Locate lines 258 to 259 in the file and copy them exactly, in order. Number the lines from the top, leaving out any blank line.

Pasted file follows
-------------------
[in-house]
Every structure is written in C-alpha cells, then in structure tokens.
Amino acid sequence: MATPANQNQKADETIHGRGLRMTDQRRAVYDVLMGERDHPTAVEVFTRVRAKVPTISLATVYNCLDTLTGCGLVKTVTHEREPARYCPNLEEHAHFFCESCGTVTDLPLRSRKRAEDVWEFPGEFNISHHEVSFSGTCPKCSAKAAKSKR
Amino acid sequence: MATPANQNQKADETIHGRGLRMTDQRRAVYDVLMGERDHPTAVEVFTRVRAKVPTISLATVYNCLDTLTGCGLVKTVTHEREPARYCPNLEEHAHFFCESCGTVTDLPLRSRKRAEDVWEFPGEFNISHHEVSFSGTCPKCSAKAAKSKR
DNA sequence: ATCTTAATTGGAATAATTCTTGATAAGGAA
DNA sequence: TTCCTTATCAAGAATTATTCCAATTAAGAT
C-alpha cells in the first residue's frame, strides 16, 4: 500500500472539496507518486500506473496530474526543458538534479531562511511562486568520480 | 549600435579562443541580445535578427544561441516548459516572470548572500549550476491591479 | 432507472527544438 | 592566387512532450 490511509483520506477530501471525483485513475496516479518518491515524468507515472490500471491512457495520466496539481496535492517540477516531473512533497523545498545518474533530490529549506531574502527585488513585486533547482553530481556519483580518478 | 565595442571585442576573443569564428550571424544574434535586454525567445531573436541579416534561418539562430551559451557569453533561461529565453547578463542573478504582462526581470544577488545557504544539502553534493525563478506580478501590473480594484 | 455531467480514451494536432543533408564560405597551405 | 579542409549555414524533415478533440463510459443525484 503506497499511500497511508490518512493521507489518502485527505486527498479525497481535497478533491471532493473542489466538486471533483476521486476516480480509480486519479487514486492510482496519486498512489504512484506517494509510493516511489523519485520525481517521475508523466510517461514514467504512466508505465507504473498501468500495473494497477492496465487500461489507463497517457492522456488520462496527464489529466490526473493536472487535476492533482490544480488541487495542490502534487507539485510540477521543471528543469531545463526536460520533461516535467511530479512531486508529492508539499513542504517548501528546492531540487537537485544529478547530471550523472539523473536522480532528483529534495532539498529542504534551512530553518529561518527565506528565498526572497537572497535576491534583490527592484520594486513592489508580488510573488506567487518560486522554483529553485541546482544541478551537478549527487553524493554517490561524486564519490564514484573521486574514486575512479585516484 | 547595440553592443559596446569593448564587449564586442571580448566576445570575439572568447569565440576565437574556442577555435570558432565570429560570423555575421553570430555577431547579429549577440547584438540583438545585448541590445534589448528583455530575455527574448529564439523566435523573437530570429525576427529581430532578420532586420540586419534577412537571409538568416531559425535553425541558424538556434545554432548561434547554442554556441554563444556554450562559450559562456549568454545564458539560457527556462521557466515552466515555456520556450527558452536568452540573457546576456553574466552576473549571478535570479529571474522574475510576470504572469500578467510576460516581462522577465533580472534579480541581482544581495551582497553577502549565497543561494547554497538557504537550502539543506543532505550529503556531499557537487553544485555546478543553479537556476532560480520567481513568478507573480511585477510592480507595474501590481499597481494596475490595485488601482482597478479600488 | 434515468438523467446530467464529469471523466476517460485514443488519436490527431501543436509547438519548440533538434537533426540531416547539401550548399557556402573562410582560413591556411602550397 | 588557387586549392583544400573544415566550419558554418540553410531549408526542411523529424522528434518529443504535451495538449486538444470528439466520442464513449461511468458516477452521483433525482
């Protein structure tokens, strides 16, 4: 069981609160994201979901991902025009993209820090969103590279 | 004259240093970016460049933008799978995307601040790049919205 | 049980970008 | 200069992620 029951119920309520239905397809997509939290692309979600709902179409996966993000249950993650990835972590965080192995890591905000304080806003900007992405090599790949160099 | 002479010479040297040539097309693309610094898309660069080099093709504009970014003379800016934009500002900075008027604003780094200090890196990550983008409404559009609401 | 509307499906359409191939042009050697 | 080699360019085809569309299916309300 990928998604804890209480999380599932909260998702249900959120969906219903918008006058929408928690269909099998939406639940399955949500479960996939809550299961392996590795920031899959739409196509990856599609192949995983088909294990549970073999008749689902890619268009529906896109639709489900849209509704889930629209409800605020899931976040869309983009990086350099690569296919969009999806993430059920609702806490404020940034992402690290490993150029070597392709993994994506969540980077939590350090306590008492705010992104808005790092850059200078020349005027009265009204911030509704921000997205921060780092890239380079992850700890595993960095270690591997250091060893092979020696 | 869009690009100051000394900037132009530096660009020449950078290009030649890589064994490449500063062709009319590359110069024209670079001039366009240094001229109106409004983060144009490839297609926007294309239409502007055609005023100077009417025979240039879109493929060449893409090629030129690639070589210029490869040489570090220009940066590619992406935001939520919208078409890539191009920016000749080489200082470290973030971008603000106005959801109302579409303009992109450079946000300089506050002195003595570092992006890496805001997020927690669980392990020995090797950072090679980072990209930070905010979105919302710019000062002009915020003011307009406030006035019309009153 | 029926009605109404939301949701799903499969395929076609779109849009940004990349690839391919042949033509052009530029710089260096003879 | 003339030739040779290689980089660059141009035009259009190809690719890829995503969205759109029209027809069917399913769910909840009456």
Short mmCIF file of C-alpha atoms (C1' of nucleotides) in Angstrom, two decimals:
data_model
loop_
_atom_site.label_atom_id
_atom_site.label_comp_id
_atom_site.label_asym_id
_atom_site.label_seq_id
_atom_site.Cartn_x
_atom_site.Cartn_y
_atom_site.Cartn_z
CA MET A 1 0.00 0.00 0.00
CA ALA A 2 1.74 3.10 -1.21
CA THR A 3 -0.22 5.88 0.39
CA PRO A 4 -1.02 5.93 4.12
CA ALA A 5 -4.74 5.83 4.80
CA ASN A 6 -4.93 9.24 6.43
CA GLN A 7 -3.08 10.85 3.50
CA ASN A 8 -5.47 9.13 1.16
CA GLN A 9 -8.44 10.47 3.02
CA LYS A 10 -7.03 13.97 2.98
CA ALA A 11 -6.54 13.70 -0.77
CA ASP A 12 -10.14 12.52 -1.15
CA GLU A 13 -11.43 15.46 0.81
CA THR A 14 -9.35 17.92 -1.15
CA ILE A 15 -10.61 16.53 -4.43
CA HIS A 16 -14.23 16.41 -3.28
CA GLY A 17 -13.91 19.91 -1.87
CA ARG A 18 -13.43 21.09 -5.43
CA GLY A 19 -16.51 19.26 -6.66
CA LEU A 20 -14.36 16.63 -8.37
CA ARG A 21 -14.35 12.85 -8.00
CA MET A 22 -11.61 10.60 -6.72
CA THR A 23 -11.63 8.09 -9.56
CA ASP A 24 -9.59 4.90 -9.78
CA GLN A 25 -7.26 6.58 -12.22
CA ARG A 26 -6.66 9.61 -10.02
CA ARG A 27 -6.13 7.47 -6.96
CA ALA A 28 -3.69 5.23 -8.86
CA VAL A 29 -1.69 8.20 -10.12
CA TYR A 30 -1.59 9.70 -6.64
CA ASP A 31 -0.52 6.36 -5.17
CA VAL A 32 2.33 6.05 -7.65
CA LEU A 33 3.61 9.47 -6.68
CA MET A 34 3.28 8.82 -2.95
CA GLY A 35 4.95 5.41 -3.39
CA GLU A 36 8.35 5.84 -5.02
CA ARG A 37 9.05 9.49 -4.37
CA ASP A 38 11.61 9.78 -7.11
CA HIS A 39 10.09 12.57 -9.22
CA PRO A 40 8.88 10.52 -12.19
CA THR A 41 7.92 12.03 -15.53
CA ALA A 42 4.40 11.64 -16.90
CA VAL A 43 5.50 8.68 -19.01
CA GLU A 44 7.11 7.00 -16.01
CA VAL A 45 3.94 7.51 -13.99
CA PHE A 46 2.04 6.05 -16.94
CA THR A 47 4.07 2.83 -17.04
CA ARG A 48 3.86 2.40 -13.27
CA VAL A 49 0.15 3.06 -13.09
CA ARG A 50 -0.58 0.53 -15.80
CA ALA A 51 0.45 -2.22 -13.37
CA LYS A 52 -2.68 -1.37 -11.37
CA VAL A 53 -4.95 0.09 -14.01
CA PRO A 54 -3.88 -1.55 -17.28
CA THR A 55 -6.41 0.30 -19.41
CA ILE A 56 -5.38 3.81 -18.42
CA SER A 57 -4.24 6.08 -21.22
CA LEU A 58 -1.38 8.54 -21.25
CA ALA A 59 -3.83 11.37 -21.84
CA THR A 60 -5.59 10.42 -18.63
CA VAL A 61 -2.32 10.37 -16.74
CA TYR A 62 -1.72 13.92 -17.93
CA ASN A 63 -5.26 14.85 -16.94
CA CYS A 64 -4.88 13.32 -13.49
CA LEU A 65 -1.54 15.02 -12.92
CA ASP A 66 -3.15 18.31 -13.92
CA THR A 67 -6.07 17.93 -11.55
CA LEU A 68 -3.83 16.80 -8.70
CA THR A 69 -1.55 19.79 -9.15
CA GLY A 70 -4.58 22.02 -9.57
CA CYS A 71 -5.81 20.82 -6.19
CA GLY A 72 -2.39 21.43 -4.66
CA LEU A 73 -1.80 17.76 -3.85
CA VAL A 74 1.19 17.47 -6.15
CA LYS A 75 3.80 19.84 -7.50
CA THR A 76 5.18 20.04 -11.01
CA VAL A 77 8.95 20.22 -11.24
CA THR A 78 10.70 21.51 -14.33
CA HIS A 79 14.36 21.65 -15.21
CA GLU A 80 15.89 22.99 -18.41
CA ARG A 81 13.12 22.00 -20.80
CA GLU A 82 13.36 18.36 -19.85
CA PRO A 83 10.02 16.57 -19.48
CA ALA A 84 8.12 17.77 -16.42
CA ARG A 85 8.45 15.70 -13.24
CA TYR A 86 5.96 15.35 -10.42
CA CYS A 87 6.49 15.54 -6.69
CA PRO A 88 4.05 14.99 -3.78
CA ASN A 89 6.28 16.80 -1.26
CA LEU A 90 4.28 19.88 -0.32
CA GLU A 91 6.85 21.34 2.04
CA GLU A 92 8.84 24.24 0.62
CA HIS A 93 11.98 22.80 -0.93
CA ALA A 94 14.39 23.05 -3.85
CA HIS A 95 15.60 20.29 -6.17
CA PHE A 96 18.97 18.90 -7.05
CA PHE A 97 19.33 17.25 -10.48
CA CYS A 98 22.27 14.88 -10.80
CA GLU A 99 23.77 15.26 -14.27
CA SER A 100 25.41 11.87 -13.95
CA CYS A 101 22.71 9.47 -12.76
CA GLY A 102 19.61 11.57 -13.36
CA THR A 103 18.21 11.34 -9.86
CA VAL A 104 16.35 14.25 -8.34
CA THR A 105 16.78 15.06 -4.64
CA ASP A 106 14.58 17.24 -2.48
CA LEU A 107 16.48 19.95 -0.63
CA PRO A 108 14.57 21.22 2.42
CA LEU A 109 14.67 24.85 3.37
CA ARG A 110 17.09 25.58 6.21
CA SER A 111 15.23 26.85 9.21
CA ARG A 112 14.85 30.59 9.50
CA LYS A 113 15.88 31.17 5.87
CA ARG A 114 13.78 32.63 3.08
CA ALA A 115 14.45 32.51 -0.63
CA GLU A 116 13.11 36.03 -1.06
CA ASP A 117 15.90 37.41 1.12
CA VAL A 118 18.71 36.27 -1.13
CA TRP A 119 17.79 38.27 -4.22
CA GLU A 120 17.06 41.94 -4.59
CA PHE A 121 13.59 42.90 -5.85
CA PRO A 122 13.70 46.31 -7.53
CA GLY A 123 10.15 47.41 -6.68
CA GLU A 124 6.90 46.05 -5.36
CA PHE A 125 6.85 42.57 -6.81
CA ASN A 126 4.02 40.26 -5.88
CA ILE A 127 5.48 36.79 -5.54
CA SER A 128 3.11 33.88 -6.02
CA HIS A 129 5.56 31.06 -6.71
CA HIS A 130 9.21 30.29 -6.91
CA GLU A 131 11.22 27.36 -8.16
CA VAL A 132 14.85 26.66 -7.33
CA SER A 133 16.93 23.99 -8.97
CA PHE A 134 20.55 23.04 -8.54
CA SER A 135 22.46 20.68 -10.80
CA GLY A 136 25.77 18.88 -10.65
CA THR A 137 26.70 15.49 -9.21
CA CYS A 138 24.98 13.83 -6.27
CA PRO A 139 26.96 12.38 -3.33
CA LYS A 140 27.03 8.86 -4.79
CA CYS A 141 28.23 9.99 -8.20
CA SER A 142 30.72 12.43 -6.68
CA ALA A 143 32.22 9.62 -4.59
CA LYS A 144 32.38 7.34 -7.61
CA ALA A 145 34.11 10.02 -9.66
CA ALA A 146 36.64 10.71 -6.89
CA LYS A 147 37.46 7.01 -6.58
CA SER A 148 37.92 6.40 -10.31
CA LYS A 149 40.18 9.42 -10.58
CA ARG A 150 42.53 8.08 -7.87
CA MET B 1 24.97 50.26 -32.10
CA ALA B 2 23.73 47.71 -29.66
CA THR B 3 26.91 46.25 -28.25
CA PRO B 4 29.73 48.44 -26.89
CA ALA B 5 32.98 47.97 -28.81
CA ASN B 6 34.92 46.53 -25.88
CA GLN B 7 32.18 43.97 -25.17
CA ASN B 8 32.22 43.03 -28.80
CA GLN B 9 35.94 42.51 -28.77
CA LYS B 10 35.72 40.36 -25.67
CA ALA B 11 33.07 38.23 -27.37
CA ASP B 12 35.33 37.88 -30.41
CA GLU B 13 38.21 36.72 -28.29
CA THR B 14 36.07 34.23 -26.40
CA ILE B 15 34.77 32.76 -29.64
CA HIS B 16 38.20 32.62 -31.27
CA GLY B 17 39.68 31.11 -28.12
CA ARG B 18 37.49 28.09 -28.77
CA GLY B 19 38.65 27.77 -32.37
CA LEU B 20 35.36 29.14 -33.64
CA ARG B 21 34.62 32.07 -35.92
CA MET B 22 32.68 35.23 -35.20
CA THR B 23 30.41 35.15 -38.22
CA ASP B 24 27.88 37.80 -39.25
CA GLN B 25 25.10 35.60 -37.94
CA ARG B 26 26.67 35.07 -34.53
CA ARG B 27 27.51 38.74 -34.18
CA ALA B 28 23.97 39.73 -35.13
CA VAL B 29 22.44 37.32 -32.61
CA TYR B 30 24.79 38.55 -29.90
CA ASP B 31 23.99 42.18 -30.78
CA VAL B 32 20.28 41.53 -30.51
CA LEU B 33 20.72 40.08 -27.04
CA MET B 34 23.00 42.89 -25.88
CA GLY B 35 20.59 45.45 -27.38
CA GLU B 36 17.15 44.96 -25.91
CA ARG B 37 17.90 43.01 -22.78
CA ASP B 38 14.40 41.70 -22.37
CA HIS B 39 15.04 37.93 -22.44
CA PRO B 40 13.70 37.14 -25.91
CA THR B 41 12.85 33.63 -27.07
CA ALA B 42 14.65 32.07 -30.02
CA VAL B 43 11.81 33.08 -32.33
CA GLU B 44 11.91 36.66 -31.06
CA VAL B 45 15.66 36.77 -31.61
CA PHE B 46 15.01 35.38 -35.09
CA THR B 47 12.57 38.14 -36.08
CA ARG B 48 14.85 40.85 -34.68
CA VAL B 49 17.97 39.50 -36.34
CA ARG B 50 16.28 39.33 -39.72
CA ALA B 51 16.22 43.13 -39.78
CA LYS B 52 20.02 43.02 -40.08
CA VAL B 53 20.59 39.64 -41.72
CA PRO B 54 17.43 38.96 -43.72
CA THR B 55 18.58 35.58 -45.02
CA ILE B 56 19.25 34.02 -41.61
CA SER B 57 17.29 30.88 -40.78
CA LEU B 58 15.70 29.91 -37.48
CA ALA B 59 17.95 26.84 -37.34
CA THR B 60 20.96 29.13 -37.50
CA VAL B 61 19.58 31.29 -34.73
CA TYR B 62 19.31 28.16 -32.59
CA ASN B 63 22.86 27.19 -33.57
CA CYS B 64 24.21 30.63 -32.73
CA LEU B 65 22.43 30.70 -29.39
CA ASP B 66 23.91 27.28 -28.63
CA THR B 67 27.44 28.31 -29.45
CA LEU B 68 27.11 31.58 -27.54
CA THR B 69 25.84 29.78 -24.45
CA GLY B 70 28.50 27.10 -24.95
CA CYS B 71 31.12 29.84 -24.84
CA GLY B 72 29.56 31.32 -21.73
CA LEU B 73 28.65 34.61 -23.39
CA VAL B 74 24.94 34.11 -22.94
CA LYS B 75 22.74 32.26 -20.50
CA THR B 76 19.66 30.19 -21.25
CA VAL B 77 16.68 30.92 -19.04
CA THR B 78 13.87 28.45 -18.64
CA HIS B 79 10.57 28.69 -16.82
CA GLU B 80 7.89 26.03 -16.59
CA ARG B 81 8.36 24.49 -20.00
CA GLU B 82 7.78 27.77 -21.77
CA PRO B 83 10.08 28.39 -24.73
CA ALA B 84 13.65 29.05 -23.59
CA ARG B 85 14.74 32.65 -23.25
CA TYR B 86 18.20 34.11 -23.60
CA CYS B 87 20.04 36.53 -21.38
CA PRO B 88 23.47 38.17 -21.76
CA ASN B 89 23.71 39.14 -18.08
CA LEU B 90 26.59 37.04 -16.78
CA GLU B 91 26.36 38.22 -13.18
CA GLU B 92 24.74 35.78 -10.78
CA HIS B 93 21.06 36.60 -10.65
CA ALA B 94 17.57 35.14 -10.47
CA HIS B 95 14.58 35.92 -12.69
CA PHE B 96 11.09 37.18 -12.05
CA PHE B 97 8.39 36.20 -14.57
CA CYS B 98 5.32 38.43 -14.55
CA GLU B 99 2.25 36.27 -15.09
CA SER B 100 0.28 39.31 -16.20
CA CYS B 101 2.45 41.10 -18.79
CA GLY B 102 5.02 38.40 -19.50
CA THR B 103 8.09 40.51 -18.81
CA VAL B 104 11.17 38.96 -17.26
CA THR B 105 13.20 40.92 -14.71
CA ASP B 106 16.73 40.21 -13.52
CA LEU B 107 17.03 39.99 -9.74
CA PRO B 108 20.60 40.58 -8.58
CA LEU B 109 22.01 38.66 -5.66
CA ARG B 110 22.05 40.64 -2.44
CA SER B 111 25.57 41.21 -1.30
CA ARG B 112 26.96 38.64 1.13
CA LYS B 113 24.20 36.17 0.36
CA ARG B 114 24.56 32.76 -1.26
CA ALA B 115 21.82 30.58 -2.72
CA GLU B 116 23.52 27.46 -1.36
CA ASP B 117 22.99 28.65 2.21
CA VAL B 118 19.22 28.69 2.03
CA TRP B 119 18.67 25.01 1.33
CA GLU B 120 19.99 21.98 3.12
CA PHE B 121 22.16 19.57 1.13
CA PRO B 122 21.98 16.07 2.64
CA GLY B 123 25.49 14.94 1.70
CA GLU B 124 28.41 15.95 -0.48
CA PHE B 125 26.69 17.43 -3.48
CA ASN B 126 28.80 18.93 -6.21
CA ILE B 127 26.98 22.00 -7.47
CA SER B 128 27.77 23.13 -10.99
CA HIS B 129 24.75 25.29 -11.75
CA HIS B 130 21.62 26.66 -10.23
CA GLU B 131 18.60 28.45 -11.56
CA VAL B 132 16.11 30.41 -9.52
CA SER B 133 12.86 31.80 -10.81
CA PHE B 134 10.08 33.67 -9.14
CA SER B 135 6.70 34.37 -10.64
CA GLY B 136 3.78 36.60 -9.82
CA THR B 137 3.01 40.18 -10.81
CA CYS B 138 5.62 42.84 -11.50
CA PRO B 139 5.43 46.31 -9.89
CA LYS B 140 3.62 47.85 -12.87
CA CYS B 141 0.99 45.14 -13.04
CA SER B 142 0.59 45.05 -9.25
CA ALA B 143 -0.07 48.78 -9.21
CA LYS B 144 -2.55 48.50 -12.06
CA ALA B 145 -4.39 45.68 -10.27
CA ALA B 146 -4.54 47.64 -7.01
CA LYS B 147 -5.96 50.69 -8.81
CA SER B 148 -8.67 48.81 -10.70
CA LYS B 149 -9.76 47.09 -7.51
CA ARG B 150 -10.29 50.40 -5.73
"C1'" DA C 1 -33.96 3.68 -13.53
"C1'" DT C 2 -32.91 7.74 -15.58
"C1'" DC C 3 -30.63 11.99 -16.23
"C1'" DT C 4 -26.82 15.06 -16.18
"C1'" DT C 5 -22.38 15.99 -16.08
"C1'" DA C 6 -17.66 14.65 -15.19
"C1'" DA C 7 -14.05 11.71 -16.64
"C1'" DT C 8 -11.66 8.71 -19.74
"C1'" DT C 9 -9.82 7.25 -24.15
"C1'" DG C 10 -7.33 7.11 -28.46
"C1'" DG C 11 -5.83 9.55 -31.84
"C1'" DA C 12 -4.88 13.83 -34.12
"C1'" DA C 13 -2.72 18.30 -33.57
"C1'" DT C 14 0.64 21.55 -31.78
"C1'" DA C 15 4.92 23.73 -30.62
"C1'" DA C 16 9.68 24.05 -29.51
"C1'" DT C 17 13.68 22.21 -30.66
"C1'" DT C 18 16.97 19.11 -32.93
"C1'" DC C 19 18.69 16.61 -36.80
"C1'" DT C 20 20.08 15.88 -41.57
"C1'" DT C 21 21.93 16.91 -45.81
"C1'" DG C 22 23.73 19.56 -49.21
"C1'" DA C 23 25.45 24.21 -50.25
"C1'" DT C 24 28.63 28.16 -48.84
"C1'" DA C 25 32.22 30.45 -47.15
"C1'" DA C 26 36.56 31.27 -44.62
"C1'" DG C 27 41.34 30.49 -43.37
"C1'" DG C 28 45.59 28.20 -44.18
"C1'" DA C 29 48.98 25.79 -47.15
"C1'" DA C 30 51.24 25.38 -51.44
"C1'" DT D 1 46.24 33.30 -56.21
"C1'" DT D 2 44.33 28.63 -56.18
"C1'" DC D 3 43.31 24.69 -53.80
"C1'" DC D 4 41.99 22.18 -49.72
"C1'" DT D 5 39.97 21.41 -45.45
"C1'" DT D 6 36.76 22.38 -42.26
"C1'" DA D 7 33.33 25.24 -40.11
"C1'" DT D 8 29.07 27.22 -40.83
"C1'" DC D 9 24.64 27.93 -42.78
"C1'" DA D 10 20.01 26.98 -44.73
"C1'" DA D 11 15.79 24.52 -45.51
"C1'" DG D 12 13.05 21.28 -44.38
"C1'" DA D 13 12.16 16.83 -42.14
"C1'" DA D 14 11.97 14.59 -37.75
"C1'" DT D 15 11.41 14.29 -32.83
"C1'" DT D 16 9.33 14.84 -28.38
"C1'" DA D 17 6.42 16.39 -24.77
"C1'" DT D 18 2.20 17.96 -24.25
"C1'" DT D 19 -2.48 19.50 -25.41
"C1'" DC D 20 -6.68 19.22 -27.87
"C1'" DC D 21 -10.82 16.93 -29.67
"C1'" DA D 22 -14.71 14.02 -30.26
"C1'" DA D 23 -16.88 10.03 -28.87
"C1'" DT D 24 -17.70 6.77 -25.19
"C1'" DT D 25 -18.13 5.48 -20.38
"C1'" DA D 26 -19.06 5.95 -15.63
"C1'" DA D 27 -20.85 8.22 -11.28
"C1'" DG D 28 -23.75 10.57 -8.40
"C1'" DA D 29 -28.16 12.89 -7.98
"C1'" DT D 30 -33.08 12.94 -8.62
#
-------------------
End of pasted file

CA LEU B 90 26.59 37.04 -16.78
CA GLU B 91 26.36 38.22 -13.18